Once upon a time, James Cameron was an aspiring director with no money and no reputation trying to get his big break in Hollywood.
To see his dream come true, he would sell the rights to his original script for The Terminator to producer Gale Anne Hurd for $1 and a shot in the director’s chair.
He was offered large sums of cash for the script from studios who did not want to hire an unknown to direct, but he turned all the offers down. The Terminator was going to be directed by James Cameron or not at all.
The deal with Gale Anne Hurd proved fruitful, and The Terminator went on to make $78.4 million worldwide on a reported $6.4 million budget.
The commercial success of The Terminator launched Cameron’s career and started a 30-year franchise that has seen five films, a TV show, comic serializations and countless pieces of merchandise grossing over $1.4 billion since its original release in 1984.
It was during the production of Piranha II: The Spawning, Cameron’s first directing credit, that the idea for The Terminator came into being. Struck down by fever, Cameron had a dream about a metallic torso holding kitchen knives dragging itself from an explosion, and he knew there was a story to be told.
Cameron arrived back to Los Angeles with a dream and not much else, he was effectively homeless, sleeping on friends’ couches or in his car and was surviving on McDonalds and refillable coffee cups.
Cameron has described the time he spent writing The Terminator as one where he felt he had the most freedom to explore ideas, as quoted in the LA Times:
“It was actually easy to write cause I didn’t have to self-isolate like I do now, from multi-tasking with other businesses, and with a family with five kids. I was already isolated… basically just a sad, dark, isolated human being….I was the anonymous, kind of angry wannabe filmmaker. There’s some courage that comes from that, you say whatever comes into your head.”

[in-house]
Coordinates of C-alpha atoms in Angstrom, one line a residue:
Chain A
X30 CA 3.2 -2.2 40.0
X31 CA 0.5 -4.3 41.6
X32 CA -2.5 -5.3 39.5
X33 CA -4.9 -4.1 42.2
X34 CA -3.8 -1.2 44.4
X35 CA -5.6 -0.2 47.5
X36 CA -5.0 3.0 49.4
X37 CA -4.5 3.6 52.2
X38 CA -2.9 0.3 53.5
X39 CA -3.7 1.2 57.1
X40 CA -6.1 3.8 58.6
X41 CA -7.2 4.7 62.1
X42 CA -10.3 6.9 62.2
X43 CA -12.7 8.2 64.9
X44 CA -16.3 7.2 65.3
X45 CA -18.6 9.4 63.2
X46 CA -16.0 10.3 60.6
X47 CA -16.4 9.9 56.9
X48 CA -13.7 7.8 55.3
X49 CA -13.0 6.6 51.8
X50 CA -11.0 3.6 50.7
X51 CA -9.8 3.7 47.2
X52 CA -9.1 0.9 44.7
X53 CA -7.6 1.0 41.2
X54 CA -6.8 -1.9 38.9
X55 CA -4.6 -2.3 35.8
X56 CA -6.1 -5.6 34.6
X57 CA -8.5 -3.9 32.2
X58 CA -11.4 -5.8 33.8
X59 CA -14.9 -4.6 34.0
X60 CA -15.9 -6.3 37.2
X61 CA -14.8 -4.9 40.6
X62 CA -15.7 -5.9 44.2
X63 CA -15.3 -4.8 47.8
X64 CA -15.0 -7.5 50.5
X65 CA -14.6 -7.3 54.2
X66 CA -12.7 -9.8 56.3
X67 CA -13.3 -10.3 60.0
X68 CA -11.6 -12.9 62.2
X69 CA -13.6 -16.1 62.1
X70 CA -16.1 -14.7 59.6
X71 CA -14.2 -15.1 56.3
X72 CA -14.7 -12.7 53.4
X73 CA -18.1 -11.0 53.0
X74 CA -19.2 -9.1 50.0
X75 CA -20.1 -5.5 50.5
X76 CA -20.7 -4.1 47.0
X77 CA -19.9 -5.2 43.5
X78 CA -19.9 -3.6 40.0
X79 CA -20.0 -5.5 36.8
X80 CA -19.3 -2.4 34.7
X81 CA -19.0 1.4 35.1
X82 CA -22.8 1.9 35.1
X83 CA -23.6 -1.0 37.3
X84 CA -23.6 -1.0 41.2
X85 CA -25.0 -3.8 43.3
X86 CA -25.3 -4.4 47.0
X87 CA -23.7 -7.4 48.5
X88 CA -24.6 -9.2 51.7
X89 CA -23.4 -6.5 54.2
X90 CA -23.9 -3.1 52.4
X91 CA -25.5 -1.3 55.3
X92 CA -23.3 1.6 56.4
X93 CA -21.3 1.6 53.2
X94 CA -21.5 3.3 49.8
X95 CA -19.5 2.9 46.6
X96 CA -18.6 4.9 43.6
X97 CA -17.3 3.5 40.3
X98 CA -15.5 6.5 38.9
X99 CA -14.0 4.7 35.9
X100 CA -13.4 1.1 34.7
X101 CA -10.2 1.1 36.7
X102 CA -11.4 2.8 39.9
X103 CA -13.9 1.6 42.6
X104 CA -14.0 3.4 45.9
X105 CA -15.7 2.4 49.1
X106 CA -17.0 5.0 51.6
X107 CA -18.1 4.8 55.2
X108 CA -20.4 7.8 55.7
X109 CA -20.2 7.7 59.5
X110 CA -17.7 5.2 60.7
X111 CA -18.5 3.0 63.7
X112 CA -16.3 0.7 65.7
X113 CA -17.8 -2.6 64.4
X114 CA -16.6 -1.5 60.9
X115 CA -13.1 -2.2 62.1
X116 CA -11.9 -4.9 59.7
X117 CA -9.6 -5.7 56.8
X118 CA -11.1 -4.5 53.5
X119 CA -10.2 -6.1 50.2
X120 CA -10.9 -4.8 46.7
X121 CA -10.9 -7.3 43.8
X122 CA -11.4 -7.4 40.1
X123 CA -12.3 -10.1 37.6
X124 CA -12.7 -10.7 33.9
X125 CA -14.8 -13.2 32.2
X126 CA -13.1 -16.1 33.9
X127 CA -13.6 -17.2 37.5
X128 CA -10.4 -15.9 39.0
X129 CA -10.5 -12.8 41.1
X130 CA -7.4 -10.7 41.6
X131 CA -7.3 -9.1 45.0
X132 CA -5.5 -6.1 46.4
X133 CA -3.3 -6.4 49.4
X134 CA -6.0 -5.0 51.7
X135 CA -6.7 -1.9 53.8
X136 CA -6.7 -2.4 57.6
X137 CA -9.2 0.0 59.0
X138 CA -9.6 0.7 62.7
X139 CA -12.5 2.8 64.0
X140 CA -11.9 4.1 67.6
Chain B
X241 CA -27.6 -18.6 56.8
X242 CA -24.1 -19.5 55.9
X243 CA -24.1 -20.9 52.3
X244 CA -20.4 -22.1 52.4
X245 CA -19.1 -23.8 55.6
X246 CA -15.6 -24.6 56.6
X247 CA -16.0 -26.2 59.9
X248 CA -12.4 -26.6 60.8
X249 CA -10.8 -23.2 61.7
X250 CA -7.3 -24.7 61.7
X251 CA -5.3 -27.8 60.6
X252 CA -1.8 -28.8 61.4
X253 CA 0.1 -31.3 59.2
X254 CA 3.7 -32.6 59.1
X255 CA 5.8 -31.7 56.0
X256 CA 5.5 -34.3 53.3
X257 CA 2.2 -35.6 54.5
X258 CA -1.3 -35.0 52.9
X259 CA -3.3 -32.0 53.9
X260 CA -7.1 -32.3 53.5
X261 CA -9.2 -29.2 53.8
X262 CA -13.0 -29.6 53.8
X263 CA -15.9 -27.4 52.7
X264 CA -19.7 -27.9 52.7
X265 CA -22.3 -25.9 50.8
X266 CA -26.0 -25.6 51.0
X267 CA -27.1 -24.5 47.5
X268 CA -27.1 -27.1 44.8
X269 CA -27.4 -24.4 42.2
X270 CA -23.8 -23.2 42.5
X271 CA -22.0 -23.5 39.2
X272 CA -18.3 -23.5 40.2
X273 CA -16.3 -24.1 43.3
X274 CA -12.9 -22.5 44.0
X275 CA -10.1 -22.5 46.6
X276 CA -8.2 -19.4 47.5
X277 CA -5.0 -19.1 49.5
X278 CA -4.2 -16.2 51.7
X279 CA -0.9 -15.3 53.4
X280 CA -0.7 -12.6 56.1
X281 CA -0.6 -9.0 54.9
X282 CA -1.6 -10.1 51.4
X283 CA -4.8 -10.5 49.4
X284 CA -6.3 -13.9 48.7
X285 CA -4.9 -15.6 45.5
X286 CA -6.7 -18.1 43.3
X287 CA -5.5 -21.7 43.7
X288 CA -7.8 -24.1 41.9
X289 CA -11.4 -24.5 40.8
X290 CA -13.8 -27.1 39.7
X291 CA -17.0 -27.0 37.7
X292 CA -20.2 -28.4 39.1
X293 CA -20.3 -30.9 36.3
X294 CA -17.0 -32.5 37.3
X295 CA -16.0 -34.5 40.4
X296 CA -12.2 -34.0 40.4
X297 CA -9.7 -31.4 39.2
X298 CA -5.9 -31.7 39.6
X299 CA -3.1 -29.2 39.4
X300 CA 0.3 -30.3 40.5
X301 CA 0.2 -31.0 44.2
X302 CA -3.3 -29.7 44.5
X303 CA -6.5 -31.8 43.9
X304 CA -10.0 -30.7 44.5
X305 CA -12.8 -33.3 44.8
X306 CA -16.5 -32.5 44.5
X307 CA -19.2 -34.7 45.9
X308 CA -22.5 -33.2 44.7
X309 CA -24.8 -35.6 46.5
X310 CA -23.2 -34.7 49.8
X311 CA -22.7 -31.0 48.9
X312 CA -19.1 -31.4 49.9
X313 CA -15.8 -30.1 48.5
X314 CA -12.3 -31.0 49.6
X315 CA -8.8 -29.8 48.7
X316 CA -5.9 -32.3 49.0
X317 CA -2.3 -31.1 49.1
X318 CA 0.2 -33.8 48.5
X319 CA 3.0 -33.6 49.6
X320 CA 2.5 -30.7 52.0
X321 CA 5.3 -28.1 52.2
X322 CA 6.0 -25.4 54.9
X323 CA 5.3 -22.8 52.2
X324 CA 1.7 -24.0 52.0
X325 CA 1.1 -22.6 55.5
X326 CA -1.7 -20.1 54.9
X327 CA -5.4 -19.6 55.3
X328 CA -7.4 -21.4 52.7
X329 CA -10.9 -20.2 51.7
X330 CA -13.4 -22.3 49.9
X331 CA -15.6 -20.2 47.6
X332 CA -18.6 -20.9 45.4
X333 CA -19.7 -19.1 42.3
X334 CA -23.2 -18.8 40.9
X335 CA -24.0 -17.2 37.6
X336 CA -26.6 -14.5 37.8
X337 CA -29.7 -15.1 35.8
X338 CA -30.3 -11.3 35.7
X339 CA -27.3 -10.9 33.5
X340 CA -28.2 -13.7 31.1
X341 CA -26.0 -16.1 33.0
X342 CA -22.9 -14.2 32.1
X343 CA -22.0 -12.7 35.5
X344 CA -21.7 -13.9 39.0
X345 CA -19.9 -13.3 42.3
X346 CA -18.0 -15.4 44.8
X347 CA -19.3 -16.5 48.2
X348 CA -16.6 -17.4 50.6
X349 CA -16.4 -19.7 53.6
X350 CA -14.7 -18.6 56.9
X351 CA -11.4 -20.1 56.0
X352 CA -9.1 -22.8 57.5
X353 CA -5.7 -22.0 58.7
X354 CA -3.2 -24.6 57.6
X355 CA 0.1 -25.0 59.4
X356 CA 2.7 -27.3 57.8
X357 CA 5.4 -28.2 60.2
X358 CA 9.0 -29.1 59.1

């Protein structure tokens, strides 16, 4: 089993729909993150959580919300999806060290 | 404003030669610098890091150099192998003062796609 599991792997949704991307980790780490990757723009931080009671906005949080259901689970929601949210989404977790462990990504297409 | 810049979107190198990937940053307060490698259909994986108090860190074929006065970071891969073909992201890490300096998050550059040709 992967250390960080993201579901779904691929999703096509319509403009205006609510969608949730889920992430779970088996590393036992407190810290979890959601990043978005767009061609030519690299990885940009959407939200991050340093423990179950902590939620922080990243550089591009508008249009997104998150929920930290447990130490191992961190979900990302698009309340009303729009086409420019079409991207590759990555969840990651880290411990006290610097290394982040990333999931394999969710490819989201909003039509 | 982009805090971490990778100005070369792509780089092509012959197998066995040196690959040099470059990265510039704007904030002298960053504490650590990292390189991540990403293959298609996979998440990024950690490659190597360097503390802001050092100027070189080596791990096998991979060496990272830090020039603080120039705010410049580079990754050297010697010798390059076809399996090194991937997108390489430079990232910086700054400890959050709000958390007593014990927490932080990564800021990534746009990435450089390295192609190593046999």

Although this would be Cameron’s major breakthrough picture, he has some regrets about selling the rights, as he discusses in the Toronto Sun: “I wish I hadn’t sold the rights for one dollar, if I had a little time machine and I could only send back something the length of a tweet, it’d be — ‘Don’t sell.’ ”
Interestingly, Sylvester Stallone and Mel Gibson were offered the Terminator role, but both turned it down. The studio suggested O. J. Simpson for the part, but Cameron did not feel that Simpson would be believable as a killer.
This would not be the last time that Cameron would sacrifice in the name of art. In 1997, he waived his producing, directing and participation fees for Titanic.
There is a new Terminator film set for release in November 2019 that will see Linda Hamilton and Arnold Schwarzenegger once again go head to head and will introduce a raft of new characters.
The story will be a continuation on from the last Cameron directed Terminator film, Terminator 2: Judgement Day. Of the production, Cameron has said “we’re pretending the other films were a bad dream…
…or an alternate timeline, which is permissible in our multi-verse.” In the director’s seat is Tim Miller of Deadpool fame with Cameron taking over production duties.